Media Individual Reports and Press
Prostitution and Police Abuse
Below are press accounts and commentary regarding cases of police misconduct.
If you have any reports, please submit them to:
1. 9 Officers Accused in Brothel Sting Case (The New York Times, 5 October 1994, p. B5:)
Nine officers in a New York City police public morals unit, including two sergeants, face disciplinary action after breaking several Police Department rules, including one prohibiting undercover officers from having sex with prostitution suspects, the authorities said yesterday.
One of the sergeants and one officer pleaded guilty to administrative charges, said the department spokesman, John Miller. The results of the sting operation, first reported in The Daily News, were confirmed by Mr. Miller.
The spokesman refused to identify any of the officers or discuss what penalties they face.
The Internal Affairs Bureau set up the sting after several brothels complained that they were being shaken down for cash and robbed by undercover officers. With one madam's permission, Internal Affairs detectives installed hidden cameras in an undisclosed brothel.
2. FORT WORTH, Dec. 30 (UPI) (1994?)-- A Fort Worth police officer who allegedly made sexual requests of a prostitute was charged Friday with official oppression.
Ruben Rocha, 33, has been with the department for 18 months. If convicted, he could be sentenced to one year in jail and fined up to $4, 000.
An internal affairs investigation began in September after a prostitute reported Rocha for making sexual requests while on duty, police said. His arrest came after surveillance by internal affairs officers.
Rocha made several sexual requests of the woman while on the midnight shift, investigators said.
3. NEW ORLEANS' AUTHORITIES SEEK SERIAL KILLER (Chicago Tribune, August 12, 1995)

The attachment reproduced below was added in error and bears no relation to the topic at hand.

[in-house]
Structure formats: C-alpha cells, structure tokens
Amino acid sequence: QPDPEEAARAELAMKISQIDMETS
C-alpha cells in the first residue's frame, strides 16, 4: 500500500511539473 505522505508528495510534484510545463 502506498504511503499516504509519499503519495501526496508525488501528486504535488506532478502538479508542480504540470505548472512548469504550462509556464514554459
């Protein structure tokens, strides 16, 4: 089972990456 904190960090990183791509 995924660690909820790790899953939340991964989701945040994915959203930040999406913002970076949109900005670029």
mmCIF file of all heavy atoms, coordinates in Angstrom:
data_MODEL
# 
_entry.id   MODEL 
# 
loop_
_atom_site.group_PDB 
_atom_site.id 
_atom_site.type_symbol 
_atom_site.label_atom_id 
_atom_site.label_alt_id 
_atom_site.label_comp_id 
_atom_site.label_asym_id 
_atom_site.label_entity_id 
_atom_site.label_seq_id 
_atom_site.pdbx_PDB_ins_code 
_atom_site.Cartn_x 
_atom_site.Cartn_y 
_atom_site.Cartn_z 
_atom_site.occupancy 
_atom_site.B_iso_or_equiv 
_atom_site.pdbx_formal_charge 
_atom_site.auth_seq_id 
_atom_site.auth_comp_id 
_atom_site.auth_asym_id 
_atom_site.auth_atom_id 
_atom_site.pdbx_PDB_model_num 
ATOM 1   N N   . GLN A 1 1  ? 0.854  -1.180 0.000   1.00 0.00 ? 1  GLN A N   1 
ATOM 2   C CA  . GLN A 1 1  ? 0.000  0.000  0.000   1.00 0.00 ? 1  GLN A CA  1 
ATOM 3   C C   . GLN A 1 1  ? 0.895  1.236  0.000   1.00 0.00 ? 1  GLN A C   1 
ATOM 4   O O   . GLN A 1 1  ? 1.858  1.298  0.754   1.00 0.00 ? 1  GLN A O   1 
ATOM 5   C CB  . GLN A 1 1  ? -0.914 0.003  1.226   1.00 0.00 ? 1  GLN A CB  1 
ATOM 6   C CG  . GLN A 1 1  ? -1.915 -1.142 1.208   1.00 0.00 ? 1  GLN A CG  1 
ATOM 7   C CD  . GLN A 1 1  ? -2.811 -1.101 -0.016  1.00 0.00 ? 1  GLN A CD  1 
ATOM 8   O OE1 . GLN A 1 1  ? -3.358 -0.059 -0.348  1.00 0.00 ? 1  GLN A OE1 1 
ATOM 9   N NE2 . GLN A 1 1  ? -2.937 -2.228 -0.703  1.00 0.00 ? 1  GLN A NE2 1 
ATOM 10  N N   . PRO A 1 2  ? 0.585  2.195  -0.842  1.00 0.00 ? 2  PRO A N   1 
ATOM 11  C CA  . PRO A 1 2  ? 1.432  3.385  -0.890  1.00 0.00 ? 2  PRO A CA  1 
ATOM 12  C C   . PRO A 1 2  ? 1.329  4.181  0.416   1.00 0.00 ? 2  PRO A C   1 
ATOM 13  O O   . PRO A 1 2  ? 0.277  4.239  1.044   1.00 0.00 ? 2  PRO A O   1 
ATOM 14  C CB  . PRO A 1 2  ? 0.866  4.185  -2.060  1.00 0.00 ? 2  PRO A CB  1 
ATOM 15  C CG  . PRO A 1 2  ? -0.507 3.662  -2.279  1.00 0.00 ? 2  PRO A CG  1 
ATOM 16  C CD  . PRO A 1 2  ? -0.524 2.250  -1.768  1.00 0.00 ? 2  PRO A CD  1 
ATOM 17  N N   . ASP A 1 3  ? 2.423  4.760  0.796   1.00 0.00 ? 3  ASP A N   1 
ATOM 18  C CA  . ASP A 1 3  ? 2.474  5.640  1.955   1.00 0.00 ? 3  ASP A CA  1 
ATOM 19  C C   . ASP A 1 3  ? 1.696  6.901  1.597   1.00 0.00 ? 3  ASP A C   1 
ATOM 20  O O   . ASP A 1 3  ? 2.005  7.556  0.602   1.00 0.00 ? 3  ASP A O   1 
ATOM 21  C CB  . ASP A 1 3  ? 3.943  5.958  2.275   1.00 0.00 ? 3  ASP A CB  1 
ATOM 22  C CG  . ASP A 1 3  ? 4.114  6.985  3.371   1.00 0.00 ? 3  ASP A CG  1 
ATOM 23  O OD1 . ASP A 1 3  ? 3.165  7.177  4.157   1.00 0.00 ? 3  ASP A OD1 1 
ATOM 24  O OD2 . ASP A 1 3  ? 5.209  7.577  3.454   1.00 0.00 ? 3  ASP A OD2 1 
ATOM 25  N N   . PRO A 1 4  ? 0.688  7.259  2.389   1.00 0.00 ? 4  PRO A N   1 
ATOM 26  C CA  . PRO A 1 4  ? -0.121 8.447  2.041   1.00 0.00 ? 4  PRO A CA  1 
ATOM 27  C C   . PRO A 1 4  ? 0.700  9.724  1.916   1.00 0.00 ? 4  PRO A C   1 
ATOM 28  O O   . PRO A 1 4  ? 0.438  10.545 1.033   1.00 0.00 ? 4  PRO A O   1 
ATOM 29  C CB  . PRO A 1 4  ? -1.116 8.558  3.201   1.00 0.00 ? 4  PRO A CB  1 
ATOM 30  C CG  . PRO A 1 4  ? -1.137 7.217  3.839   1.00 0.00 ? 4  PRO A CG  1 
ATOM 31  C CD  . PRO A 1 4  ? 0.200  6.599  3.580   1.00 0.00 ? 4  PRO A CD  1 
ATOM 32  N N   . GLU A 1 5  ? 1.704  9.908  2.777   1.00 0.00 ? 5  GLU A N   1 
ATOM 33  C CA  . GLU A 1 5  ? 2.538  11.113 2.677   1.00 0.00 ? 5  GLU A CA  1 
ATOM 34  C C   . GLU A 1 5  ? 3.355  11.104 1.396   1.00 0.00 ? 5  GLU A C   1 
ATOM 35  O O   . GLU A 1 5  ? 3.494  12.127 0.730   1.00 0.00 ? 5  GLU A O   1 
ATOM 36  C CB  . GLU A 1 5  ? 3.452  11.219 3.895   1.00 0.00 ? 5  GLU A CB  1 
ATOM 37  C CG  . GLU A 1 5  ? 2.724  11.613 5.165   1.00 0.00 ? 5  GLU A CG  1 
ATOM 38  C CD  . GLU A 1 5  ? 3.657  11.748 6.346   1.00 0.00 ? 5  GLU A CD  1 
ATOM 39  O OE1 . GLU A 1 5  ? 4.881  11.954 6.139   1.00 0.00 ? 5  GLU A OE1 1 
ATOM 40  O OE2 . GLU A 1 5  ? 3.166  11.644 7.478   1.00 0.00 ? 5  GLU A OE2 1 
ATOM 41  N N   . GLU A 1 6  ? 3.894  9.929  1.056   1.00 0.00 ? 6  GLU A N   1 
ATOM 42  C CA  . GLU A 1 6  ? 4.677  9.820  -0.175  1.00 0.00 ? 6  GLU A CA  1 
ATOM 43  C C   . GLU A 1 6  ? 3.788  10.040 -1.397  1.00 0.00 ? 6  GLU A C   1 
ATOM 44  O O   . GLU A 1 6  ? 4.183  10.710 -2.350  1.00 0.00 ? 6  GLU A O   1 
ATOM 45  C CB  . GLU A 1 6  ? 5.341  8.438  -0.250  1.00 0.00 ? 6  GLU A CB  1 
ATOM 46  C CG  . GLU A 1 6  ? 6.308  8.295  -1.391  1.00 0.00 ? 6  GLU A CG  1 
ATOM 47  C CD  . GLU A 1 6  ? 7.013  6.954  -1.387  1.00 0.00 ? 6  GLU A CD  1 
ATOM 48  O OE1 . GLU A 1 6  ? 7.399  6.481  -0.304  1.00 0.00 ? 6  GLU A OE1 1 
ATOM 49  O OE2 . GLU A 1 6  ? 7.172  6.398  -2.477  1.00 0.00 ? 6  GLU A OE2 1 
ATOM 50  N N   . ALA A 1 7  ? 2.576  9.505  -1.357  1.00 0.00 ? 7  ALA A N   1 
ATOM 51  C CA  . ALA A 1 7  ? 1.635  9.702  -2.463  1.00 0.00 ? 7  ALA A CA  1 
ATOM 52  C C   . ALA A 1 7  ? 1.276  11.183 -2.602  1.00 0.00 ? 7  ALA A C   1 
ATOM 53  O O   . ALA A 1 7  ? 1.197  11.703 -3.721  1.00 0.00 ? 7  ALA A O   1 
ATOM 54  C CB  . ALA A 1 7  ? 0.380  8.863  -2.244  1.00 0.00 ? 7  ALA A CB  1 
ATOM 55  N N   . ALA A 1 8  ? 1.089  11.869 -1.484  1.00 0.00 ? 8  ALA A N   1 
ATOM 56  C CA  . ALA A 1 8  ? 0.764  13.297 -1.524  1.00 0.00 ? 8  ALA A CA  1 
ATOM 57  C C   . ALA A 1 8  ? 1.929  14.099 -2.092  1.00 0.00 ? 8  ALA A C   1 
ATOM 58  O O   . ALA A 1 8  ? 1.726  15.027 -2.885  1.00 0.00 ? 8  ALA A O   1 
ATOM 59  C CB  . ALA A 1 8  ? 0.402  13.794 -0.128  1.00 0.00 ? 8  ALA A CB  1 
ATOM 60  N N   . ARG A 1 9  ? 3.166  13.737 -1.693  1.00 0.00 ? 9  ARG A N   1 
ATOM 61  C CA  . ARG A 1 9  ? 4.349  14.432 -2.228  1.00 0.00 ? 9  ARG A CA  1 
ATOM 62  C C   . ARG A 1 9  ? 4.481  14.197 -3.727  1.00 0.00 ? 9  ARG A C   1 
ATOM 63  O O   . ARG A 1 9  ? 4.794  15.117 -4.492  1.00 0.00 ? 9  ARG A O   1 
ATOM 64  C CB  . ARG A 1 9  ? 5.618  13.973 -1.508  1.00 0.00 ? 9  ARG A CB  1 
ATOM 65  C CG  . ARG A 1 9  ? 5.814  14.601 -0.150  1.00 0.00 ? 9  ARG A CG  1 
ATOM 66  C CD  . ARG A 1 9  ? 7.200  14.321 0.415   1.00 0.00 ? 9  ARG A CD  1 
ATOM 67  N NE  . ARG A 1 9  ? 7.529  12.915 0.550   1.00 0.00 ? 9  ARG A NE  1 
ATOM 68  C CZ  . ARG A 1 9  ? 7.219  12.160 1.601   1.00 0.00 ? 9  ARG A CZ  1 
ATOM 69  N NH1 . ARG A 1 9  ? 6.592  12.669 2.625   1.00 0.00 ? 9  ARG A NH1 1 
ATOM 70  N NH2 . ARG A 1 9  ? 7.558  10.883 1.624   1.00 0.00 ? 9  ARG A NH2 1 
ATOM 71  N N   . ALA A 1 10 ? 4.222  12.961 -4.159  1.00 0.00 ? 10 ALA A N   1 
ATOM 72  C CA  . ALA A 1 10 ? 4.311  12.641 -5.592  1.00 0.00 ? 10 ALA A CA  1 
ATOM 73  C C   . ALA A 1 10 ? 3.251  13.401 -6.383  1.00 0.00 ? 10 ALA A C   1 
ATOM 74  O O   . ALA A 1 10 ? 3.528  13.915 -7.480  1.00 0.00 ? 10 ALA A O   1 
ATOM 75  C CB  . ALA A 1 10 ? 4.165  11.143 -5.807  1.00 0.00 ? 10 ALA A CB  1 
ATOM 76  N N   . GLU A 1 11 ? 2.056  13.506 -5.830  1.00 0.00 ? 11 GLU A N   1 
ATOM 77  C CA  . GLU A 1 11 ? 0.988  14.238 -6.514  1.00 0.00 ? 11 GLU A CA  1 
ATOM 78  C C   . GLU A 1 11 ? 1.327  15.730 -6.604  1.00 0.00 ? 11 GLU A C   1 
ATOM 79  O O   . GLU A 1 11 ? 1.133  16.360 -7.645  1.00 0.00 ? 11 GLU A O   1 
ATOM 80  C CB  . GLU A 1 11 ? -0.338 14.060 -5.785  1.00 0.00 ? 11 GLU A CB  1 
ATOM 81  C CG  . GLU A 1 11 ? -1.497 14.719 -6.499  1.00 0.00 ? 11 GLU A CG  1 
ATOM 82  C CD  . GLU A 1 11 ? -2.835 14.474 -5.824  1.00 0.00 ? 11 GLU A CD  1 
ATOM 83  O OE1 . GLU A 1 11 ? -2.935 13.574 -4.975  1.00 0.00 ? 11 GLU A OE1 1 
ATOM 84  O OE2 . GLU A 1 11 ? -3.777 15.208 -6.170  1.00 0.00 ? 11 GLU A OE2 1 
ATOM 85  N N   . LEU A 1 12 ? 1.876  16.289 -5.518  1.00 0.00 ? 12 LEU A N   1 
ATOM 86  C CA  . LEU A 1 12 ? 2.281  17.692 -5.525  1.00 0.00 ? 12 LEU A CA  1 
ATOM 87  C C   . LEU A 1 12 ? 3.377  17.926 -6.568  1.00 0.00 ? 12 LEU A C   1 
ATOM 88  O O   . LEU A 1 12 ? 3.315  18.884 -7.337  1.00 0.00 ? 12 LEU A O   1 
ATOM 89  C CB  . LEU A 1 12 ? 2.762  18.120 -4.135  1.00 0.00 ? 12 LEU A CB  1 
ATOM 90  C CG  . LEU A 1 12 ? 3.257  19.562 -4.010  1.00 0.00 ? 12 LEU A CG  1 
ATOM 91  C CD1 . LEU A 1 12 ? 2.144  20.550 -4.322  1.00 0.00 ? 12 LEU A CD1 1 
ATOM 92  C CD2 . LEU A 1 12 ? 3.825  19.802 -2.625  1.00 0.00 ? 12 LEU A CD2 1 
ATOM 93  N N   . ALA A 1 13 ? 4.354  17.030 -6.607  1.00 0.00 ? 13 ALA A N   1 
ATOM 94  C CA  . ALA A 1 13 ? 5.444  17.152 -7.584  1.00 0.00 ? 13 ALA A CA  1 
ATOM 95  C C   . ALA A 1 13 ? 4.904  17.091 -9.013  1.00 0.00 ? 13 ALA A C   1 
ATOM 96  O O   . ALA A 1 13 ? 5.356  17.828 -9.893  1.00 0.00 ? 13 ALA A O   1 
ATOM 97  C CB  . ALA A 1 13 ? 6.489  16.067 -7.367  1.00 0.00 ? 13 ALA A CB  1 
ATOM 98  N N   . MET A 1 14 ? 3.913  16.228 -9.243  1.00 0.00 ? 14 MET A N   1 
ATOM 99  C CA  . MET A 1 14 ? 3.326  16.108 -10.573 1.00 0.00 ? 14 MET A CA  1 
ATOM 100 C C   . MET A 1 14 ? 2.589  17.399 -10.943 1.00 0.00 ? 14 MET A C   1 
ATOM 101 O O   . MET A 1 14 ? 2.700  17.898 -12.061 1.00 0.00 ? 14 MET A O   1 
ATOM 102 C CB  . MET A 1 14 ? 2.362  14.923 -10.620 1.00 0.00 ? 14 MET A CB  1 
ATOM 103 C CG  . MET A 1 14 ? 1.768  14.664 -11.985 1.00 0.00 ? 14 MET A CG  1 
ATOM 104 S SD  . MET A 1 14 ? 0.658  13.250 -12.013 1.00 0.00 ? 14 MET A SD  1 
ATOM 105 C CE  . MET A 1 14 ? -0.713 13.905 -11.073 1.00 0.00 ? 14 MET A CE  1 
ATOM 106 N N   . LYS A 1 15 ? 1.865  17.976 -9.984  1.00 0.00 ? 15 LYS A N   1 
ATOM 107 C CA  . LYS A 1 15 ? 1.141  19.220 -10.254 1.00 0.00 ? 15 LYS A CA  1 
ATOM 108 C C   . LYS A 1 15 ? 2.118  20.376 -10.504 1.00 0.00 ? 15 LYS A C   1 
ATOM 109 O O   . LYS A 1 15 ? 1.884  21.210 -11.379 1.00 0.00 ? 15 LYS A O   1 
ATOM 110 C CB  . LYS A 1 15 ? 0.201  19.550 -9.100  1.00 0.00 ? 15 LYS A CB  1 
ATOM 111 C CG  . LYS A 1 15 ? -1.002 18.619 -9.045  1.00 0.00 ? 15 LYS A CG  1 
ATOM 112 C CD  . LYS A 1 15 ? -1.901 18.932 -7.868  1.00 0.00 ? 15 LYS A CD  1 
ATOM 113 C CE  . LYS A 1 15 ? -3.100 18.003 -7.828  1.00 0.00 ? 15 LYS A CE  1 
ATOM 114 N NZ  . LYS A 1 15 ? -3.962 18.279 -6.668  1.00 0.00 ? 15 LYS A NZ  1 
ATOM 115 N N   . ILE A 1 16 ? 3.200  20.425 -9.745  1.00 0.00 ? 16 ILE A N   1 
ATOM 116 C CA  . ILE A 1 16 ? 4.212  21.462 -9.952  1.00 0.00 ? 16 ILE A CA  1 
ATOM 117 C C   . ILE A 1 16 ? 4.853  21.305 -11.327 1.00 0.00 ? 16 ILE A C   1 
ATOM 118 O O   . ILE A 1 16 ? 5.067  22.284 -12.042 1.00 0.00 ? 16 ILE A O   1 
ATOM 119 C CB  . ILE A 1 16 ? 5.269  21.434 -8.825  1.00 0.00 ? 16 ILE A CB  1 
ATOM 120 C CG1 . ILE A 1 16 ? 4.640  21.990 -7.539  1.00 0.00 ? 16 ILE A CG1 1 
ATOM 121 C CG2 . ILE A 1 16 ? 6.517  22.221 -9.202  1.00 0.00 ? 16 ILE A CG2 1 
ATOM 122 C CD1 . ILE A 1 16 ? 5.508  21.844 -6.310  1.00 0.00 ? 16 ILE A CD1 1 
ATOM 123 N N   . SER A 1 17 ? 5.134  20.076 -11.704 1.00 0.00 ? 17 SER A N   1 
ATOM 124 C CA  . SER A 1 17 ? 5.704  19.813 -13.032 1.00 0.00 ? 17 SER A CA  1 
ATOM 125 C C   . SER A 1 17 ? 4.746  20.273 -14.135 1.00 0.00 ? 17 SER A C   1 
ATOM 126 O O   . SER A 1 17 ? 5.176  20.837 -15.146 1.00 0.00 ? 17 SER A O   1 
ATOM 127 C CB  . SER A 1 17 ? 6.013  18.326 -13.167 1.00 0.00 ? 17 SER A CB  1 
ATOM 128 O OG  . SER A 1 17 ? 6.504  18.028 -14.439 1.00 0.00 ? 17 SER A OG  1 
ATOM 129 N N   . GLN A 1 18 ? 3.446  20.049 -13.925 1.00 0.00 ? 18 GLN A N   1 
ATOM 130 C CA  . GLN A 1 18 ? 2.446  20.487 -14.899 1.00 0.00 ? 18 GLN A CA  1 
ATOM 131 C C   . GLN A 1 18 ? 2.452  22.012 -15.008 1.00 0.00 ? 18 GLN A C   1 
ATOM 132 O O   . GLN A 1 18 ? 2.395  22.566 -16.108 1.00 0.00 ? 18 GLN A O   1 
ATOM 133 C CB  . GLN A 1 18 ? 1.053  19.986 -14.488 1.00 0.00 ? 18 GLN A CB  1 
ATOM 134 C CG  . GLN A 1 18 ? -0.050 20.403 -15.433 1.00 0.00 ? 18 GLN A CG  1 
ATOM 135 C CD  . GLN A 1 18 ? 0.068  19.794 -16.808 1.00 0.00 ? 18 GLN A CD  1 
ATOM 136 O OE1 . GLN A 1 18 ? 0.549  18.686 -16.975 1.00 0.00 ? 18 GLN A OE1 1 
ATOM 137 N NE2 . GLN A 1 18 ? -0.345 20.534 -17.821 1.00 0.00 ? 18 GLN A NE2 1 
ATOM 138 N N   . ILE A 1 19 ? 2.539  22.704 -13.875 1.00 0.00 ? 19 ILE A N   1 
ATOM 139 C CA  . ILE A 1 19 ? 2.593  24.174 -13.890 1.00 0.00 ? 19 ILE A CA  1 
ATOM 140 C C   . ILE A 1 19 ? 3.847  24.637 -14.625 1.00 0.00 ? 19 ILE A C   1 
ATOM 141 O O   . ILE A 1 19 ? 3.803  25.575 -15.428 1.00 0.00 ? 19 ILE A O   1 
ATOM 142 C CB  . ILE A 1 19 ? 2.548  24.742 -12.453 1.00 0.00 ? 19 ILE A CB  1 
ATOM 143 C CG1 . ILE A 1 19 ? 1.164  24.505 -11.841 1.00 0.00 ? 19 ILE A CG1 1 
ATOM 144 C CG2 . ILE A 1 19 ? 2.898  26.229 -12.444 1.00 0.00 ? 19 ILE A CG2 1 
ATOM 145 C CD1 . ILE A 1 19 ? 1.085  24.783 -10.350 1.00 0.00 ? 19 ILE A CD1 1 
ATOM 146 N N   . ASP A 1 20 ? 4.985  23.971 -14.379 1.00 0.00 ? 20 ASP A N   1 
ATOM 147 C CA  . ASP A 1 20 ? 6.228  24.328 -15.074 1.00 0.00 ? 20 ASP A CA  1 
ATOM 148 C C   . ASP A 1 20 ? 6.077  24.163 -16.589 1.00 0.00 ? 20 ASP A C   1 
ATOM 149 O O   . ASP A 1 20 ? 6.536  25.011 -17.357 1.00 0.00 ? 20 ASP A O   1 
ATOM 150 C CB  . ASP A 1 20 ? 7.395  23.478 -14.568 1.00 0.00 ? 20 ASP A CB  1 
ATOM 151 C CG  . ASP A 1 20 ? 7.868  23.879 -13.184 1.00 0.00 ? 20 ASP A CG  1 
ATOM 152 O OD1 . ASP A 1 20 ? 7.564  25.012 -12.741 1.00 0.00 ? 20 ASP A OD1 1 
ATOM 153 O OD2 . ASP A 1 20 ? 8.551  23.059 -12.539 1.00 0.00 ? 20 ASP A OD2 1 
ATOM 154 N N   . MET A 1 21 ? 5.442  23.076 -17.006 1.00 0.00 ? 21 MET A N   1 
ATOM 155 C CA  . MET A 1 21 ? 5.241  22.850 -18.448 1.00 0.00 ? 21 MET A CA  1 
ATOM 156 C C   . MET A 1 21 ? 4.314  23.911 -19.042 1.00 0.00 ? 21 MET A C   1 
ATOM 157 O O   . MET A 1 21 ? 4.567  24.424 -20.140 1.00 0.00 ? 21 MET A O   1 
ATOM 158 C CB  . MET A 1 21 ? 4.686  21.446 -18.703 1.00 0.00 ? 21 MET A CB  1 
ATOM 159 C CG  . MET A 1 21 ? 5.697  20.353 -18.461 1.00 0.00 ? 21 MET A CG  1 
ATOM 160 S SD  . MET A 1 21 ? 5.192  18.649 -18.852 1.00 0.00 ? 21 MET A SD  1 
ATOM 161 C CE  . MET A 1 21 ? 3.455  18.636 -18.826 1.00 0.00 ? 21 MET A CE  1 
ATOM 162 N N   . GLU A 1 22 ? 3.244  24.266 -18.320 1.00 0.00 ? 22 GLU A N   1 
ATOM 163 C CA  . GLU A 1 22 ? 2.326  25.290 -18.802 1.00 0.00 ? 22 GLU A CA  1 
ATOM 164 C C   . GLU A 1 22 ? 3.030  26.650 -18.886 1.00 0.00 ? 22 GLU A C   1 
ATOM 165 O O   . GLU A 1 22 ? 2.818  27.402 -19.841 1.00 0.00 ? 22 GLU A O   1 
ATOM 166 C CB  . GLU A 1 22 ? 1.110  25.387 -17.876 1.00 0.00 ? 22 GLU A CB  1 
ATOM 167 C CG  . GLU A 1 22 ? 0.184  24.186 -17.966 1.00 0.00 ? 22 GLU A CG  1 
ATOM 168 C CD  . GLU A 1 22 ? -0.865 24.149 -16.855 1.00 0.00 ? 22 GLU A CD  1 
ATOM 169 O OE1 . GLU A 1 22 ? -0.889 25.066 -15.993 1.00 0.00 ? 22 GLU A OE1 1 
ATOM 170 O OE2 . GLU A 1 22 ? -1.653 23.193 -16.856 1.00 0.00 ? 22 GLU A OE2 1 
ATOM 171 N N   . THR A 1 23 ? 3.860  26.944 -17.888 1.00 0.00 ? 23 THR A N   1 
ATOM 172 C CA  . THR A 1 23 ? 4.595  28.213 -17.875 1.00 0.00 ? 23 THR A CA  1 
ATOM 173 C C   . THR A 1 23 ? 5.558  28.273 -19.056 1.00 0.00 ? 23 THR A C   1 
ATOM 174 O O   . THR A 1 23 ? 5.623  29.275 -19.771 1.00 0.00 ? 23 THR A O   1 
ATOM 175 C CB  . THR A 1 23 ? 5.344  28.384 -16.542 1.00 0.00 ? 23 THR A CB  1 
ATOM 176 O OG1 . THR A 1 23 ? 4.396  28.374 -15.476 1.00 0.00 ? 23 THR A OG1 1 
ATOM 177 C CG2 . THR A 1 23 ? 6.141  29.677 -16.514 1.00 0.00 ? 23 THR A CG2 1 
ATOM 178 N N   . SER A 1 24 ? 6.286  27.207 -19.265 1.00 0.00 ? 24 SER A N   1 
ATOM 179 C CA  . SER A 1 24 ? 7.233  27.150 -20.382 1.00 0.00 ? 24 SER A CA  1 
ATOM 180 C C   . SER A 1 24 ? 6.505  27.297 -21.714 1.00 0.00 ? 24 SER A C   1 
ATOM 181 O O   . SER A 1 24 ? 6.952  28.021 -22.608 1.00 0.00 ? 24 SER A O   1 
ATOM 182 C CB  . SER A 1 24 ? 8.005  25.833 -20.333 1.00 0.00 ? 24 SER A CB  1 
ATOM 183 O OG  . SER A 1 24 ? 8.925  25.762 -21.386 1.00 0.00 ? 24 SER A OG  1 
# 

A serial killer-possibly a police officer-has murdered 24 people, mostly
prostitutes, since 1991 and dumped their bodies near swamps, law-enforcement
officials said Friday. Authorities have suspected for about a year that a
serial killer was on the loose in the New Orleans area but didn't announce
the investigation until Friday, when they appealed to the public for help.
Police Chief Richard Pennington said one of his officers is a suspect but he
refused to identify the officer or discuss details.
4. First person testimony
"When I was dancing in Texas, a dancer at Sugars was murdered...after 10
years the first suspects were two police officers...my sister, who danced
at Sugars, said she and the victim had danced privately for two officers
who sounded like the suspects. This was the second murder of a dancer
within the Sugar's chain."
5. From a press release issues by Yvonne Dotson October 11, 1994:
"On February 23-24, Yvonne Dotson, a registered nurse and health care administrator/consultant, was arrested, brutally handcuffed, threatened, terrorized and denied her constitutional and civil rights by police officers Yee and Schneider in San Francisco's downtown theater district. Ms. Dotson was subsequently informed that she was detained in conjunction with a prostitution abatement policy."
On September 27, 1994 Judge Marylin Hall Patel ruled that there was no reasonable suspicion to stop and detained Yvonne E. Dotson. Judge Patel said that she would instruct the U.S. attorney's office to investigate the officer's testimony as perjured. She instructed both sides to go into a settlement conference. (In 1995 Dotson was awarded $85,000.00 from the city of San Francisco)
Ms. Dotson states that "Although I am African American, it is crystal clear that I was the victim of this senseless brutality, violence and abuse because I am a woman, regardless of my ethnic background. Women must be able to feel safe to go to...out... without fearing police victimization if we are unescorted past sundown...."